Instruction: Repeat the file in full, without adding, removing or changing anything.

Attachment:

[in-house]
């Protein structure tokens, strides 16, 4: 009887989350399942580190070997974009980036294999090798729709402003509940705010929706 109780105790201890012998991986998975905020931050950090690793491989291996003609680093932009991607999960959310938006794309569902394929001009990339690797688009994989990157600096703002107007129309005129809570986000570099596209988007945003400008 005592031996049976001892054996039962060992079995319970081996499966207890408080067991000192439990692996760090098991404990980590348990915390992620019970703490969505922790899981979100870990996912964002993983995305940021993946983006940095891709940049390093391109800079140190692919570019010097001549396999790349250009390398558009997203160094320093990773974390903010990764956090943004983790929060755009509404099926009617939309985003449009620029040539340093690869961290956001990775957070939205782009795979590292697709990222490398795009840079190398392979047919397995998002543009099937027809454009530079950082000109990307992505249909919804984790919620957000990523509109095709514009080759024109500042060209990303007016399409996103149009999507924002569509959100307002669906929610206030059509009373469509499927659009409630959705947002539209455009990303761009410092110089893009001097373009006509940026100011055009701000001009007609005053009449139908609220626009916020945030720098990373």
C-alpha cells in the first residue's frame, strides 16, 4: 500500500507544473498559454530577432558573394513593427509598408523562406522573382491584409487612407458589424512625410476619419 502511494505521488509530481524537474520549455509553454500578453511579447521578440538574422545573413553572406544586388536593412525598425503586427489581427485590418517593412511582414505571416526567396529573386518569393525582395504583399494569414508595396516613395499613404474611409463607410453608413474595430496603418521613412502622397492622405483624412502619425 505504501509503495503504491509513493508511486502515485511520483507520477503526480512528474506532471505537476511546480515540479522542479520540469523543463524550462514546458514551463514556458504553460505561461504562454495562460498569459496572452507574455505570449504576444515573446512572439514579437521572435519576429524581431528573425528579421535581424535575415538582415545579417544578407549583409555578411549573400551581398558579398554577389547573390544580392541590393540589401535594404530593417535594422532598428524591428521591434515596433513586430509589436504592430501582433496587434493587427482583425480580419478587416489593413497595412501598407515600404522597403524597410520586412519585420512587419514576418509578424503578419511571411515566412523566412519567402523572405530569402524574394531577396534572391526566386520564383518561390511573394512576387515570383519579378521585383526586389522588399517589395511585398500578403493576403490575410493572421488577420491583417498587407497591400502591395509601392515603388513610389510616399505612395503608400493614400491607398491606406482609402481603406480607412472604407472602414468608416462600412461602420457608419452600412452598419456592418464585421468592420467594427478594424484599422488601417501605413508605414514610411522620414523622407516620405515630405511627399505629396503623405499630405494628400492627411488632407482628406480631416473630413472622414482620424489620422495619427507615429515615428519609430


[in-house]
């Protein structure tokens, strides 16, 4: 009887989350399942580190070997974009980036294999090798729709402003509940705010929706 109780105790201890012998991986998975905020931050950090690793491989291996003609680093932009991607999960959310938006794309569902394929001009990339690797688009994989990157600096703002107007129309005129809570986000570099596209988007945003400008 005592031996049976001892054996039962060992079995319970081996499966207890408080067991000192439990692996760090098991404990980590348990915390992620019970703490969505922790899981979100870990996912964002993983995305940021993946983006940095891709940049390093391109800079140190692919570019010097001549396999790349250009390398558009997203160094320093990773974390903010990764956090943004983790929060755009509404099926009617939309985003449009620029040539340093690869961290956001990775957070939205782009795979590292697709990222490398795009840079190398392979047919397995998002543009099937027809454009530079950082000109990307992505249909919804984790919620957000990523509109095709514009080759024109500042060209990303007016399409996103149009999507924002569509959100307002669906929610206030059509009373469509499927659009409630959705947002539209455009990303761009410092110089893009001097373009006509940026100011055009701000001009007609005053009449139908609220626009916020945030720098990373």
C-alpha cells in the first residue's frame, strides 16, 4: 500500500507544473498559454530577432558573394513593427509598408523562406522573382491584409487612407458589424512625410476619419 502511494505521488509530481524537474520549455509553454500578453511579447521578440538574422545573413553572406544586388536593412525598425503586427489581427485590418517593412511582414505571416526567396529573386518569393525582395504583399494569414508595396516613395499613404474611409463607410453608413474595430496603418521613412502622397492622405483624412502619425 505504501509503495503504491509513493508511486502515485511520483507520477503526480512528474506532471505537476511546480515540479522542479520540469523543463524550462514546458514551463514556458504553460505561461504562454495562460498569459496572452507574455505570449504576444515573446512572439514579437521572435519576429524581431528573425528579421535581424535575415538582415545579417544578407549583409555578411549573400551581398558579398554577389547573390544580392541590393540589401535594404530593417535594422532598428524591428521591434515596433513586430509589436504592430501582433496587434493587427482583425480580419478587416489593413497595412501598407515600404522597403524597410520586412519585420512587419514576418509578424503578419511571411515566412523566412519567402523572405530569402524574394531577396534572391526566386520564383518561390511573394512576387515570383519579378521585383526586389522588399517589395511585398500578403493576403490575410493572421488577420491583417498587407497591400502591395509601392515603388513610389510616399505612395503608400493614400491607398491606406482609402481603406480607412472604407472602414468608416462600412461602420457608419452600412452598419456592418464585421468592420467594427478594424484599422488601417501605413508605414514610411522620414523622407516620405515630405511627399505629396503623405499630405494628400492627411488632407482628406480631416473630413472622414482620424489620422495619427507615429515615428519609430